Investment properties are usually subject to capital gains tax (CGT). This means that a portion of the money you make as profit on real estate assets is given to the government when you sell. This can be a substantial sum, potentially worth hundreds of thousands of dollars and is usually based on your individual income tax rate.
It’s not a tax that investors love to pay. Thankfully, your primary place of residence is exempt from this tax, as it allows homeowners not to have their own residence treated as an investment. Clearly, paying this tax as a homeowner would also impact on their ability to upsize or downsize.
However, there is a specific rule that allows some property owners to rent out their home and avoid CGT. This is called the six-year rule.
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What is Capital Gains Tax?
Capital Gains Tax was introduced in Australia in 1985 and applied to any asset you’ve acquired since that time unless specifically exempted.
According to the Australian Tax Office, a capital gain or capital loss on an asset is the difference between what it cost you and what you receive when you dispose of it.
You pay tax on your capital gains, which forms part of your income tax and is not considered a separate tax – though it’s referred to as CGT.
If an asset is held for at least one year, then any gain is first discounted by 50 per cent for individual taxpayers or by 33.3 per cent for superannuation funds.
What is the six-year rule?
The Australian Taxation Office explains that the six-year rule allows you to treat a dwelling as your main residence for up to six years if it is used to bring in income. This means you wouldn’t have to pay CGT if you sold.
It also means that, if you don’t use it to bring in money, you can hold onto the property indefinitely without paying a tax on your profits. This could be the case if you decide to hold onto it as a holiday home.
If you are getting into property, or already are so, you may already know of the six-year rule. If not, that is more than acceptable as tax law is not exactly weekend reading material. However, with a little knowledge, you may stand to save thousands on your taxes when you do come to sell your property.
It all revolves around treating your dwelling as your main residence, even after you have moved out. When you purchase a property, you have a choice to treat it as a primary place of residence (PPOR) or as an investment. If you do not live in the property for at least 12 months after purchasing it, you may not treat it as a PPOR. Remember this!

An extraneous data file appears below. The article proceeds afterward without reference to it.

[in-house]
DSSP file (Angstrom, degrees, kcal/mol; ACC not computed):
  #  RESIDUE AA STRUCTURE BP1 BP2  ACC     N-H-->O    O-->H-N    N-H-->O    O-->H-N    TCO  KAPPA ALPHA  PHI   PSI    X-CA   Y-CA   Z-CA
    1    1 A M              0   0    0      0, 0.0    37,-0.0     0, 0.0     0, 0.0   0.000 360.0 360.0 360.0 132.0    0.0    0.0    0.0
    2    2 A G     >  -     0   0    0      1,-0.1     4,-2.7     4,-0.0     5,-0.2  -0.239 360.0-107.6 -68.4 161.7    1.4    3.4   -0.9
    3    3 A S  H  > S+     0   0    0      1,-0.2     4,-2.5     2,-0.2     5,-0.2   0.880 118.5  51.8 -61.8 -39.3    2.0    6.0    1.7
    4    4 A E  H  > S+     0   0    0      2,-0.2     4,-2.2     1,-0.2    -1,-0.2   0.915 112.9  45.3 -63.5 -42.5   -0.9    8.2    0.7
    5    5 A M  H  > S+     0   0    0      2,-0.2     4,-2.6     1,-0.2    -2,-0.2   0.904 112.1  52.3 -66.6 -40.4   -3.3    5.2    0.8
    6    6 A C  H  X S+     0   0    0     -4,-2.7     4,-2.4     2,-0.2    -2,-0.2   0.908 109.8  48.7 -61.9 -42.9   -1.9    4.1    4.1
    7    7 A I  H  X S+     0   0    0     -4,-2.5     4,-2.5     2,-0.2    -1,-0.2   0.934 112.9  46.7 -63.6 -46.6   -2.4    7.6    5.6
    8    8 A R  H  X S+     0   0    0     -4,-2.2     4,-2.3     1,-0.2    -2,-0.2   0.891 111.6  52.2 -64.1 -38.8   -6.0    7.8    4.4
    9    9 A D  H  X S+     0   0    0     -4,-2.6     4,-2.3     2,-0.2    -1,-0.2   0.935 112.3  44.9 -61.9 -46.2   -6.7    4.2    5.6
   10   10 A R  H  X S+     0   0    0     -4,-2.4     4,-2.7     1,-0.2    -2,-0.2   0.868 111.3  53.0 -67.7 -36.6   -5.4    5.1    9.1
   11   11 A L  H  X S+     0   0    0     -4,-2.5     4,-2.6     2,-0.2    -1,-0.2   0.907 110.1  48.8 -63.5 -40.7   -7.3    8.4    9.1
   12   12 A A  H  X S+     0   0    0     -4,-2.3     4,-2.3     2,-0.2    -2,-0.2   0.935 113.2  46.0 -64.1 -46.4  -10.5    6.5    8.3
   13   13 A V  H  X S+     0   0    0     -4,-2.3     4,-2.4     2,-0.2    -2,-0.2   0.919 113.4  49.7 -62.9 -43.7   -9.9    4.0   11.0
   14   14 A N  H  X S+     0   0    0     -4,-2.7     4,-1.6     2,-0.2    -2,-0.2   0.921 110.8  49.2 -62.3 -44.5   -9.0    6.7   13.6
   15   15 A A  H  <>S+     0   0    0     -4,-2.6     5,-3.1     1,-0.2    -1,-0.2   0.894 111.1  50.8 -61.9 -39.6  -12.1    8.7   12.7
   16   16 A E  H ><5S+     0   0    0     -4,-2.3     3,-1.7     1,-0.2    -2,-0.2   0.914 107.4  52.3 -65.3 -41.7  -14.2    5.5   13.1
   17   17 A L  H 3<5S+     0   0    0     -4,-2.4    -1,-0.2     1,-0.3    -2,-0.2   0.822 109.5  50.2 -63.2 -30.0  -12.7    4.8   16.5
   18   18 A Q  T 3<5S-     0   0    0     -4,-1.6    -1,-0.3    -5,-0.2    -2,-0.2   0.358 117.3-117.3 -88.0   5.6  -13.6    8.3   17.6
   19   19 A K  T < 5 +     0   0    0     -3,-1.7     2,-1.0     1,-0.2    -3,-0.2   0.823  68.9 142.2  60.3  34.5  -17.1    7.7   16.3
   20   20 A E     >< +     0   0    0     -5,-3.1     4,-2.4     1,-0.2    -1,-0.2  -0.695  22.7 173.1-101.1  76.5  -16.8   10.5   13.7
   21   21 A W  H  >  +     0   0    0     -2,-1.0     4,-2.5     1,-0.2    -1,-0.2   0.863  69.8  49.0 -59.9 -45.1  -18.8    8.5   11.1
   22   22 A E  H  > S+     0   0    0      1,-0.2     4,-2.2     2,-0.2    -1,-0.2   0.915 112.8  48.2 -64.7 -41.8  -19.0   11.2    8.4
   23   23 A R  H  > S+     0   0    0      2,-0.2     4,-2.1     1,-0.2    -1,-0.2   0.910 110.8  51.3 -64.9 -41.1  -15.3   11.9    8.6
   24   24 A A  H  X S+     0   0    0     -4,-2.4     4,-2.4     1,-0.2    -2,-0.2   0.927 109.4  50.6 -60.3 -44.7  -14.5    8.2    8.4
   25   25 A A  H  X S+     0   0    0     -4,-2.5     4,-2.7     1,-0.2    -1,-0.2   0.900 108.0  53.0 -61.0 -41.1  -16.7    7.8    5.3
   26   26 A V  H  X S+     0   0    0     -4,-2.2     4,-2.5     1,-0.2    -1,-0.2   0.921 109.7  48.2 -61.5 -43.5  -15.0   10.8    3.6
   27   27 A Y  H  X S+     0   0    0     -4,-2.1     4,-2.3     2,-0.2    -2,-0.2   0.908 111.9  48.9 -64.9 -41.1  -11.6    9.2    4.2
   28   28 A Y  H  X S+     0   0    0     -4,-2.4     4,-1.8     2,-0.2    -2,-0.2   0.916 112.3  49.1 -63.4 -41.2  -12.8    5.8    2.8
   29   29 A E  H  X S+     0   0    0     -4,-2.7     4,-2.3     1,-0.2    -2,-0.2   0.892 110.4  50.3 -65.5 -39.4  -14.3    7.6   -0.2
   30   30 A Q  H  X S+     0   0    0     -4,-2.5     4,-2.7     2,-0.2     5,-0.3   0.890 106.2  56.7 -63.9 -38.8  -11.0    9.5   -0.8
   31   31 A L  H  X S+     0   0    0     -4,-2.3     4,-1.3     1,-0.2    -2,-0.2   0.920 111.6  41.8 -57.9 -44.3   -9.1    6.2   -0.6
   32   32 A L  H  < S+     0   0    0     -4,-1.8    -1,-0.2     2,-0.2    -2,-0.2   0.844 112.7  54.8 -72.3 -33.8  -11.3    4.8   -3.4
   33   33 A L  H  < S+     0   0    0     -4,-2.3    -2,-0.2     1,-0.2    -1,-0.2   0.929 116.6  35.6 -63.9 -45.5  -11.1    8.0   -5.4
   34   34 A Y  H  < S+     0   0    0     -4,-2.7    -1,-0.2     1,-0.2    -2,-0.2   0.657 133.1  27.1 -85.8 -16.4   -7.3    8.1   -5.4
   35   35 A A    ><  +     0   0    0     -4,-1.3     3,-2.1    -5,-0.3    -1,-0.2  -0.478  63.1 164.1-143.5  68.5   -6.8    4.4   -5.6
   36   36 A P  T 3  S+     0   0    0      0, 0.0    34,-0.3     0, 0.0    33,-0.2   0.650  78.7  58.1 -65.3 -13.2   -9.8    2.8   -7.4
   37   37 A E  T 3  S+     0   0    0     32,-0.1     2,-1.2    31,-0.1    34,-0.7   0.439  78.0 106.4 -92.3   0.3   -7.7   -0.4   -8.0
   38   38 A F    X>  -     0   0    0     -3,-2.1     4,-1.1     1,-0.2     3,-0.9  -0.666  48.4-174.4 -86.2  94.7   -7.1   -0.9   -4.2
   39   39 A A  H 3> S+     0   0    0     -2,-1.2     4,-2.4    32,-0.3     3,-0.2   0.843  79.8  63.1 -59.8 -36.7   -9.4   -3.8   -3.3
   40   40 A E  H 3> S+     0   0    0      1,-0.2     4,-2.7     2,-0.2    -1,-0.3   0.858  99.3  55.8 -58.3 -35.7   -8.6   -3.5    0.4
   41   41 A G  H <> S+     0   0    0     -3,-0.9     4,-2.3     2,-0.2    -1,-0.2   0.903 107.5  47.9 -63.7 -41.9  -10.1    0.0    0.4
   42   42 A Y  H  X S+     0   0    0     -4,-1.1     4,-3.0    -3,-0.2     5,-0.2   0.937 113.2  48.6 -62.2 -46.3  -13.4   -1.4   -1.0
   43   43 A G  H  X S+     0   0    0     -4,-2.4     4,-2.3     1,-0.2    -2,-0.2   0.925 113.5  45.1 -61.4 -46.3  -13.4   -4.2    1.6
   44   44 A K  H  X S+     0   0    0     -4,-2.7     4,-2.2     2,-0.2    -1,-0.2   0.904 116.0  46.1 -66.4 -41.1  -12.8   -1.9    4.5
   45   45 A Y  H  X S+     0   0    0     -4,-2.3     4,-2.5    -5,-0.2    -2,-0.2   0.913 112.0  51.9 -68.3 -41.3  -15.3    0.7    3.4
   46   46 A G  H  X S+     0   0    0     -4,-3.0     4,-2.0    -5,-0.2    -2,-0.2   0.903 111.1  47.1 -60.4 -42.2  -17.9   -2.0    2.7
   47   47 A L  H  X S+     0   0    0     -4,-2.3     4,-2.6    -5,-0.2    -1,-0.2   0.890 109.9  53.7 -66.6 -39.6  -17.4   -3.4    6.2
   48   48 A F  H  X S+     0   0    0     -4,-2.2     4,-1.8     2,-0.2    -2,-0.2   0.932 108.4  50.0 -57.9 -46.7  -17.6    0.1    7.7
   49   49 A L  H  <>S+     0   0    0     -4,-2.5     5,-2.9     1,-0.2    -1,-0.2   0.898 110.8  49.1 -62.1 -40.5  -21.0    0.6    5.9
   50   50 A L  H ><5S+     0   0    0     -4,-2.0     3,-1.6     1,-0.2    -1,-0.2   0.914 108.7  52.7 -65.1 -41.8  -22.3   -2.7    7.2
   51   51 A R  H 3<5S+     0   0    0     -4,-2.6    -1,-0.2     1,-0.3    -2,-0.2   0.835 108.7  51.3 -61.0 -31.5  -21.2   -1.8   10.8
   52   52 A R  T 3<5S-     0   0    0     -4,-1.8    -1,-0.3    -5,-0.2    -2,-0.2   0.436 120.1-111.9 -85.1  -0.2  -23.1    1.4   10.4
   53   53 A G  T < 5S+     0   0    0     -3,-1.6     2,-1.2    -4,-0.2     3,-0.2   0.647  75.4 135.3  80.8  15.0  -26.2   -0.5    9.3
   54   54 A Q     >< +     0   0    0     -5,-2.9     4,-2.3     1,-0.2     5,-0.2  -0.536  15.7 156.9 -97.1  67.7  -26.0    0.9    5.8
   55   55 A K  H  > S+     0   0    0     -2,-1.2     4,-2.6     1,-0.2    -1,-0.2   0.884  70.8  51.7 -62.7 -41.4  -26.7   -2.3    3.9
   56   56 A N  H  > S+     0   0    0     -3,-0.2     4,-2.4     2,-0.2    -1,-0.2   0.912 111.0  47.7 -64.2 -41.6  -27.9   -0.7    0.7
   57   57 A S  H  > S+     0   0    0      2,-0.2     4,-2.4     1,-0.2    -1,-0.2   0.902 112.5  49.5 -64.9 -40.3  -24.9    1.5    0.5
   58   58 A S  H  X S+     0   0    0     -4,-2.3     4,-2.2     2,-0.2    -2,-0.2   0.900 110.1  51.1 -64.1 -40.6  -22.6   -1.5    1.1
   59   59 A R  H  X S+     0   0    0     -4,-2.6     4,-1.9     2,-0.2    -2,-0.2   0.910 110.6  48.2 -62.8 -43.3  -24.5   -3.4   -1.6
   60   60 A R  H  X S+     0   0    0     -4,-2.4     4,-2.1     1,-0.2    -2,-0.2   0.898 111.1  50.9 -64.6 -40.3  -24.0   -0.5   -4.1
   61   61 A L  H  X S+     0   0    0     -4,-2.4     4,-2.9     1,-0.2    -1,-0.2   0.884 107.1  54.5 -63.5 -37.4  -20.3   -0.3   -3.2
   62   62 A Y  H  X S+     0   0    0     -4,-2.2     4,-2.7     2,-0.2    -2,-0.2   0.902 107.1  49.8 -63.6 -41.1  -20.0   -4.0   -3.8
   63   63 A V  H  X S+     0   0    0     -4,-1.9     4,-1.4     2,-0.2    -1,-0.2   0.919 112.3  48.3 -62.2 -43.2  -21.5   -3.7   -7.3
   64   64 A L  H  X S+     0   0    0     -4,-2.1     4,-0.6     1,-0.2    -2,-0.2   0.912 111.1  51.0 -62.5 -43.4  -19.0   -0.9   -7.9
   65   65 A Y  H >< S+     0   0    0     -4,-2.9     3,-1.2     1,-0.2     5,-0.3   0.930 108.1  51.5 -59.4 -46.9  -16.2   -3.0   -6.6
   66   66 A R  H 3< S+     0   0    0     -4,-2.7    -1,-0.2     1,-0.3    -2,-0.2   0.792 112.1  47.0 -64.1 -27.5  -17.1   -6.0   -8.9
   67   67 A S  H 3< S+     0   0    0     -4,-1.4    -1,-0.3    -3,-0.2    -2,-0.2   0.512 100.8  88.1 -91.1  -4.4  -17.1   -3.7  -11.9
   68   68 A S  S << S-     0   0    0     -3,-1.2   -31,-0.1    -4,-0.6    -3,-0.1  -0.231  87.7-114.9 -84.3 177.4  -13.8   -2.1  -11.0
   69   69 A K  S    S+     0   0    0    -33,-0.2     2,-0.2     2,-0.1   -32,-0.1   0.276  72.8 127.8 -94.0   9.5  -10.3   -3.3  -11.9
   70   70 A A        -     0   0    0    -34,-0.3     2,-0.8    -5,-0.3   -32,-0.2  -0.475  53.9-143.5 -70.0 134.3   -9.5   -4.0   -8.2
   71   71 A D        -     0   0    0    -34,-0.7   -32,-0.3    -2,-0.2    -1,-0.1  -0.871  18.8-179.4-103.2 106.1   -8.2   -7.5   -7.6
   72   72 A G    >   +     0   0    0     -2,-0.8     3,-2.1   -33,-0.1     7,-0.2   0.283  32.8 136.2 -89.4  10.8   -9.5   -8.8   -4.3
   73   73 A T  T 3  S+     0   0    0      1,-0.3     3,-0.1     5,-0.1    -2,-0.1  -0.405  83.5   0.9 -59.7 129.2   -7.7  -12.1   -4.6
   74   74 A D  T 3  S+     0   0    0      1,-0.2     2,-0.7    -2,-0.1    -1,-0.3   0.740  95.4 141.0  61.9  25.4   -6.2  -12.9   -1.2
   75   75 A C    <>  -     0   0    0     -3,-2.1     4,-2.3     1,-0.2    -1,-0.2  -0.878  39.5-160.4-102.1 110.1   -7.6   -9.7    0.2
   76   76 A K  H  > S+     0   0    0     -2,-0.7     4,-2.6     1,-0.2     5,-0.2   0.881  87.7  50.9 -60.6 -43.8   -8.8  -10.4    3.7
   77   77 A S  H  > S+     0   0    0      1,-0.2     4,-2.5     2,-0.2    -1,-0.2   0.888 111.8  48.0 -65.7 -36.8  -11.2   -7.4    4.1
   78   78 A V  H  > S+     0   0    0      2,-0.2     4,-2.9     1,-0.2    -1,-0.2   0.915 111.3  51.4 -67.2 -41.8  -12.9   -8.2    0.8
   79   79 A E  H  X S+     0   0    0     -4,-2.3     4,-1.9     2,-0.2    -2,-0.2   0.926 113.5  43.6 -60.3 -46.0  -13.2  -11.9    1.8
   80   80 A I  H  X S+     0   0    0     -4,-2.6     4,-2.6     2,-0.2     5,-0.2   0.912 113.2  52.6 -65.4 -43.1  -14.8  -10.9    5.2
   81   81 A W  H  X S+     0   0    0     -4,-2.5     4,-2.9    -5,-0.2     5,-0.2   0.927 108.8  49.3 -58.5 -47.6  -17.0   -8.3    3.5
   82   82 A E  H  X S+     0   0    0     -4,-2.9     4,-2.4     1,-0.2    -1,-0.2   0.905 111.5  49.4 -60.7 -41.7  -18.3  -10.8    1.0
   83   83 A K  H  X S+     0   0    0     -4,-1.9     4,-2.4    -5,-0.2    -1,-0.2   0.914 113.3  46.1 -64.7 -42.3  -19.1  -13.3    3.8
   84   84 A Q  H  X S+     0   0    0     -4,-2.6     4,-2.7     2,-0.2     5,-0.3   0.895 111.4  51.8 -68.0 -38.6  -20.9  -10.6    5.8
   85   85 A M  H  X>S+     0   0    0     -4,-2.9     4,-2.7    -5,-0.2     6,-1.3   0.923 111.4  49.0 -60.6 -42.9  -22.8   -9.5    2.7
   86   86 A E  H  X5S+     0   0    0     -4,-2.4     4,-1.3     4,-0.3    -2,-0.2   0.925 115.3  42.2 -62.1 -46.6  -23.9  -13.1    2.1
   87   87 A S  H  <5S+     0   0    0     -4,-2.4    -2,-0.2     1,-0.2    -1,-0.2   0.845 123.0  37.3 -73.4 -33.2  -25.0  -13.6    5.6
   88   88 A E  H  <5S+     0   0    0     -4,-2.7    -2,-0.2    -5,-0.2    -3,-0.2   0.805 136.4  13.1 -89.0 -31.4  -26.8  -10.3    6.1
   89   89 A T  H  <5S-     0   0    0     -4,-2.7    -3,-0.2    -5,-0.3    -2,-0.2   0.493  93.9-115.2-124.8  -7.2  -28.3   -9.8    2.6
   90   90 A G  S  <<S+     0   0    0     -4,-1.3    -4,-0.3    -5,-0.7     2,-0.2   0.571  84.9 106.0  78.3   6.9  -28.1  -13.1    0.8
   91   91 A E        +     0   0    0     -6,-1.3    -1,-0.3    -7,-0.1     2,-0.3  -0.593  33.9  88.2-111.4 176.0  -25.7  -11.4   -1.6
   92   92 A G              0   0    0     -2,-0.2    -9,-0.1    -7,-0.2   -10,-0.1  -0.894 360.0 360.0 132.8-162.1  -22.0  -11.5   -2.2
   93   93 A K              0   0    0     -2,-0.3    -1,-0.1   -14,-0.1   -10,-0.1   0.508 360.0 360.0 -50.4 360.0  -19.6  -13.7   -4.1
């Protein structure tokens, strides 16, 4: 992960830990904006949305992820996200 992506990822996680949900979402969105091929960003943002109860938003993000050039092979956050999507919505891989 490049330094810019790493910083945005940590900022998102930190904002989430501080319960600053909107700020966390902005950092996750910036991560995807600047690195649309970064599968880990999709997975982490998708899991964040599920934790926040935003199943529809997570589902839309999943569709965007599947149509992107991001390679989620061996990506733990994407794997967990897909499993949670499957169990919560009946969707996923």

However, after you live in this property for 12 months, you can move out of the residence and rent it out for up to six years and apply for a capital gains tax exemption from the income you derive each year and on the sale of that property. Remember, as long as you sell within six years.
Of course, no one capital gains shoe fits all. If you do not rent out your PPOR after moving out of it, you may do this indefinitely and still claim a capital gains tax exemption when you sell the property. For example, you buy a property and live in it for the first year, then move out and rent somewhere while your son lives in the property free of charge.
What if you are absent from your PPOR more than once? That is, you might move interstate more than once and return to live in your property more than once. The ATO treats each period you are not living in your PPOR and renting it out as a separate occasion. You can then avoid paying Capital Gains Tax as long as none of these periods exceeds six years.
The Income Tax Assessment Act 1997 gives this example: You live in a house for 3 years. You are posted overseas for 5 years, and you rent it out during your absence. On your return, you move back into it for 2 years. You are then posted overseas again for 4 years, at the end of which you sell the house. You may choose to continue to treat the house as your main residence during both absences because each absence is less than 6 years.
If you acquire multiple investment properties during this period, the six years is cumulative. The ATO does not treat these separately. So, if you earn income on your PPOR for say, 8 years, spread over a few different stints depending on your movements, you will pay tax on the two years following the first six years of cumulative income.
What’s the catch?
There are some caveats to the rule. Firstly, you can’t treat another property as your official main residence for this same time period – unless you happen to be moving from one home to another, in which case the rules are slightly more flexible for this period of time.
You also need to ensure the home was considered your primary place of residence when you initially bought it. It can’t have been an investment property to start with.
Why is the rule in place?
There are many reasons you may not be living in your home for a stretch of time, which is why this rule has been created - to ensure homeowners don’t get caught up in paying tax. It also means you can make some additional money from your own home for a period of time without triggering CGT.